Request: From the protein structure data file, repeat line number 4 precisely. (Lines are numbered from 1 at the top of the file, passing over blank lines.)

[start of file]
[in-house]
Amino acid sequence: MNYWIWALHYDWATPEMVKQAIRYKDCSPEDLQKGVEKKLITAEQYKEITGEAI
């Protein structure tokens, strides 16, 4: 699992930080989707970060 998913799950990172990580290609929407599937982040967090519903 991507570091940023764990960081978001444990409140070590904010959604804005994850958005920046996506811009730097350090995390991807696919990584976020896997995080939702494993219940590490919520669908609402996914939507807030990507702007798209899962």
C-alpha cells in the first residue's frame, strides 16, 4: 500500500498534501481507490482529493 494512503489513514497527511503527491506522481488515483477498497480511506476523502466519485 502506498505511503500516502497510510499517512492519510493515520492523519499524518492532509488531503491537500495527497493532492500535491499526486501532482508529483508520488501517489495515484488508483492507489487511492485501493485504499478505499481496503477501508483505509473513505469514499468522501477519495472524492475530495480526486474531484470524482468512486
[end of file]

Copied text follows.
C-alpha cells in the first residue's frame, strides 16, 4: 500500500498534501481507490482529493 494512503489513514497527511503527491506522481488515483477498497480511506476523502466519485 502506498505511503500516502497510510499517512492519510493515520492523519499524518492532509488531503491537500495527497493532492500535491499526486501532482508529483508520488501517489495515484488508483492507489487511492485501493485504499478505499481496503477501508483505509473513505469514499468522501477519495472524492475530495480526486474531484470524482468512486